Rick Becker wrote:
Dennis Dohogne wrote:
...Rick Becker, play this at your next Court of Honor. I played it at a CUb Scout pack meeting when I was a Cubmaster.
My dad ordered a printed transcript of this and framed it and hung it our house. I wish I physically had it, but I have something more precious, the memory of him, how this affected him, and the good honorable man that he was. This attachment is also for those of you that can't access YouTube. It is not as good as listening to Red's delivery, but it is still good.
Thank you for posting this. Should be played on first day of school in every grade and in every school.
I played this three different times for my Den of Cub Scouts.
I now work with the newest crossover Scouts to earn their Scout Rank (brand new Rank). I will include this YouTube video.
Thank you also for the PDF version.
Love reading about the great memory you have with your Dad.
Hello Mr. Becker,
A little off the OP's topic, but since I see you give your efforts to scouting (thank you) and that I'm in amateur radio, I'd thought I pass these links along in case any of your charges would like to pursue the radio merit badge:
You can also look up the local amateur radio clubs in your area and I'm sure they'll be most eager to help you out.
As part the amateur radio FCC regulations, there are language restrictions that, if violated, can result in fines/license revocation, so potty talk isn't on this media as it is so ubiiquitous elsewhere.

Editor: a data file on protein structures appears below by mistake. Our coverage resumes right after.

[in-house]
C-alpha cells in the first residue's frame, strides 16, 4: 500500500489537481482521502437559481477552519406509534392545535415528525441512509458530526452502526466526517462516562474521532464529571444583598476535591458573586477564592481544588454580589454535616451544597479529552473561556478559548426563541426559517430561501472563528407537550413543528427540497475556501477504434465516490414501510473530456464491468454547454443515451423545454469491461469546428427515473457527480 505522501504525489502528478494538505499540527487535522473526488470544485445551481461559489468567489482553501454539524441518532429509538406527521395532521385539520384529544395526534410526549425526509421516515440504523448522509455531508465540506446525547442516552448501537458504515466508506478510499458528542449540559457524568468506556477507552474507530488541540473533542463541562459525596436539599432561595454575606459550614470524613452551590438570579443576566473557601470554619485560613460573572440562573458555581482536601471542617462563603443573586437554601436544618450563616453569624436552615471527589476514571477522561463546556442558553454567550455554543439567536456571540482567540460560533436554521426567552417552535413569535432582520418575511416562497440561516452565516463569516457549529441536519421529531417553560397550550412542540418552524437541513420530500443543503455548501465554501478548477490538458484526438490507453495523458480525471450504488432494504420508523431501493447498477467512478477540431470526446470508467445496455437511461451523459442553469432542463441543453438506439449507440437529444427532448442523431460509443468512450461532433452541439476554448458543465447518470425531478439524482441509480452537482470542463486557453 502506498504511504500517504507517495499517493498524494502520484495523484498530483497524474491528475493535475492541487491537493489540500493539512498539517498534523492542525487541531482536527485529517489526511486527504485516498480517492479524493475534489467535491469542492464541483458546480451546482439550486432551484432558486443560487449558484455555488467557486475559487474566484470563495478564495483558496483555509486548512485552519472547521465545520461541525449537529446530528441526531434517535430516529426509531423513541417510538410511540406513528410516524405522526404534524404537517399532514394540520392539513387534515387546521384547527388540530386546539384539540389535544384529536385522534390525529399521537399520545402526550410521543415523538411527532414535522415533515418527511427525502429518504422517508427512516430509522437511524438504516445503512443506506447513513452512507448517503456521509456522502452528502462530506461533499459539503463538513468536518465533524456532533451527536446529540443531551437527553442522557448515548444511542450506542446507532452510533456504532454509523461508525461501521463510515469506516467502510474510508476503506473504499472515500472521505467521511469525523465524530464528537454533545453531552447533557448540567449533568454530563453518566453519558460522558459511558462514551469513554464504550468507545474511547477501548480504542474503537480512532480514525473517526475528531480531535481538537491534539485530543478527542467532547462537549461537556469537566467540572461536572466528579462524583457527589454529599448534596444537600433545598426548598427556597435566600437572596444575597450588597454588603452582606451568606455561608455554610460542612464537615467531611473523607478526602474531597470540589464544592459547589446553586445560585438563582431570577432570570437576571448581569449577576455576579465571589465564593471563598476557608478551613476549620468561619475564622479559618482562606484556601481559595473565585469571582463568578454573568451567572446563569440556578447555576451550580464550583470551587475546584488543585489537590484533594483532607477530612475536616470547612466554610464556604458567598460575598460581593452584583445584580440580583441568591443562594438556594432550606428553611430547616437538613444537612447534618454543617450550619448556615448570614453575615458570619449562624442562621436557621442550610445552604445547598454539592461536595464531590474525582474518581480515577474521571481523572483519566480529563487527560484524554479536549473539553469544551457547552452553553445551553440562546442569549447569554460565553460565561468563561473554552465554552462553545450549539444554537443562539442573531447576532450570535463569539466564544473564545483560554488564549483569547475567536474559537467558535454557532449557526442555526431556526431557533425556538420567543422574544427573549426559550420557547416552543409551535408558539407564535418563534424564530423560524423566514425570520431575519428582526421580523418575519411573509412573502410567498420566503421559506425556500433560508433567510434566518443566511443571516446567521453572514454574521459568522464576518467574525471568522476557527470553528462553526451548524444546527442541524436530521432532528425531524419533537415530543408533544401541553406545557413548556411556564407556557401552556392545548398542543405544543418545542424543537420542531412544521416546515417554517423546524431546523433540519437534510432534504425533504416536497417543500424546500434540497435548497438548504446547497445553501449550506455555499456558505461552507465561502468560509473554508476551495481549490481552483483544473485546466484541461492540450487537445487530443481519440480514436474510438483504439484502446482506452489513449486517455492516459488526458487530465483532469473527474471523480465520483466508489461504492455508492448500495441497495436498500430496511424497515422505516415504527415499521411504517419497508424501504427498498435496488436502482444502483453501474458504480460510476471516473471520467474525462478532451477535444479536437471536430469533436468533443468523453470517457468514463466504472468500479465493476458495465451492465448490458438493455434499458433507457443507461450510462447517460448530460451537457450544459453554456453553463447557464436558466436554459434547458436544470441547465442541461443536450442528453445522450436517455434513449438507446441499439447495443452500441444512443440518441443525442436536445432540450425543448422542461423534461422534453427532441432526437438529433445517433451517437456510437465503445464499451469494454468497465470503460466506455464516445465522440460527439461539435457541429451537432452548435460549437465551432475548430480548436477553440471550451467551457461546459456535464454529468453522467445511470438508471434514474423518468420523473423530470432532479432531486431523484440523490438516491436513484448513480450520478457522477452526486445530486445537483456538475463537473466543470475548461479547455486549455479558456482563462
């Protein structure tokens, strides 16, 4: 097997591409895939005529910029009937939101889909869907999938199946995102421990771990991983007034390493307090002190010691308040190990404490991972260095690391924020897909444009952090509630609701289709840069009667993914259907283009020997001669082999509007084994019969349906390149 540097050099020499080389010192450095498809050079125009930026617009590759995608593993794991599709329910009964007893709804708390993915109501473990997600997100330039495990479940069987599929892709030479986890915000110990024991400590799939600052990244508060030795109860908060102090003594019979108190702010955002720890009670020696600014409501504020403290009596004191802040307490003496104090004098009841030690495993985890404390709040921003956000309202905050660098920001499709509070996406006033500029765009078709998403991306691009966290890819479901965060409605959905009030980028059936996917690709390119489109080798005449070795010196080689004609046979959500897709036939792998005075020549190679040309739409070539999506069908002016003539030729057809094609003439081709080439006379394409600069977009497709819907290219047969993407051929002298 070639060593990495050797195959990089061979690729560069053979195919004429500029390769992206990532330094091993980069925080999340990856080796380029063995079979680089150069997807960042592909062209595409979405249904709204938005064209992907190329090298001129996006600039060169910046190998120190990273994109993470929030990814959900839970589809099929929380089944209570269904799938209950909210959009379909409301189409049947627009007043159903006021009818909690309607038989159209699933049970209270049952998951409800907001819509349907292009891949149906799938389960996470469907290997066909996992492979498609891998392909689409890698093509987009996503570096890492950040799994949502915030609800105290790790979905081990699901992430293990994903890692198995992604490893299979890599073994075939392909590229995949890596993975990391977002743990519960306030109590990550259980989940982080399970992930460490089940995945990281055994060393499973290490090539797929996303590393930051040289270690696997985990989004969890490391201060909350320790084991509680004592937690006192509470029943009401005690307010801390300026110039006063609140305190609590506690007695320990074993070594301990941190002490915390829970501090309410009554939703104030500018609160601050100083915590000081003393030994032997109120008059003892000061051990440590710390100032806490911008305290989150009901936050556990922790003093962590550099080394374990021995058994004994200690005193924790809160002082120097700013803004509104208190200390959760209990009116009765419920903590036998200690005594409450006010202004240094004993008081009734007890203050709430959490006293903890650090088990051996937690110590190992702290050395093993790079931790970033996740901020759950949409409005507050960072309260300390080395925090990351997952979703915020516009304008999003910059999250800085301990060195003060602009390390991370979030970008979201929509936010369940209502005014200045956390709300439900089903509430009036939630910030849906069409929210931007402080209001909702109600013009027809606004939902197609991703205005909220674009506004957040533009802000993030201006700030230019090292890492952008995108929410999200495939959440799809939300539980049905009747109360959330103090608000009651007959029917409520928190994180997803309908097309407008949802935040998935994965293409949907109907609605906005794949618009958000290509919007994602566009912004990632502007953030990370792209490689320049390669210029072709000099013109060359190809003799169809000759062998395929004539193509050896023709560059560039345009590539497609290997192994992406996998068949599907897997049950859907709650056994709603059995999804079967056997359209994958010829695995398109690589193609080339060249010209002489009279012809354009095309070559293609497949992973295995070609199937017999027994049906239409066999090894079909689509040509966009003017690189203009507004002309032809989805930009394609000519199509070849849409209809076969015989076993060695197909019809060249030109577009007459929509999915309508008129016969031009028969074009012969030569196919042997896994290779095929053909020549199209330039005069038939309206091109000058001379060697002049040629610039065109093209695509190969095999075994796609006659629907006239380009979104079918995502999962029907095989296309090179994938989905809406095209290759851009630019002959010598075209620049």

So, it's a great place for kids to reach out to others around their town, or around the world, without worries of what they'll encounter..
Also, like this forum's members, amateur radio people ("hams") are very decent people from all over the world.
To me, prior to licensing, I thought amateur radio more as an electronics hobby (which it definitely can be), but you don't have to build anything, just buy it.
There's also some mechanical construction, such as making your own antennas (which I've done), plus the science of radio communications.
Beyond talking on the mic (phone mode), there are also digital modes that require a computer interfaced to the radio, running special software (which is generally free).
There's log recordkeeping and collecting contact information exchanges too, which develops details management.
Plus there's critical thinking development gained in troubleshooting connections, propogation, etc.
Anyhow, I've only been one since 2016 but I enjoy it immensely, so I thought I'd share this as I think your scouts will enjoy it too.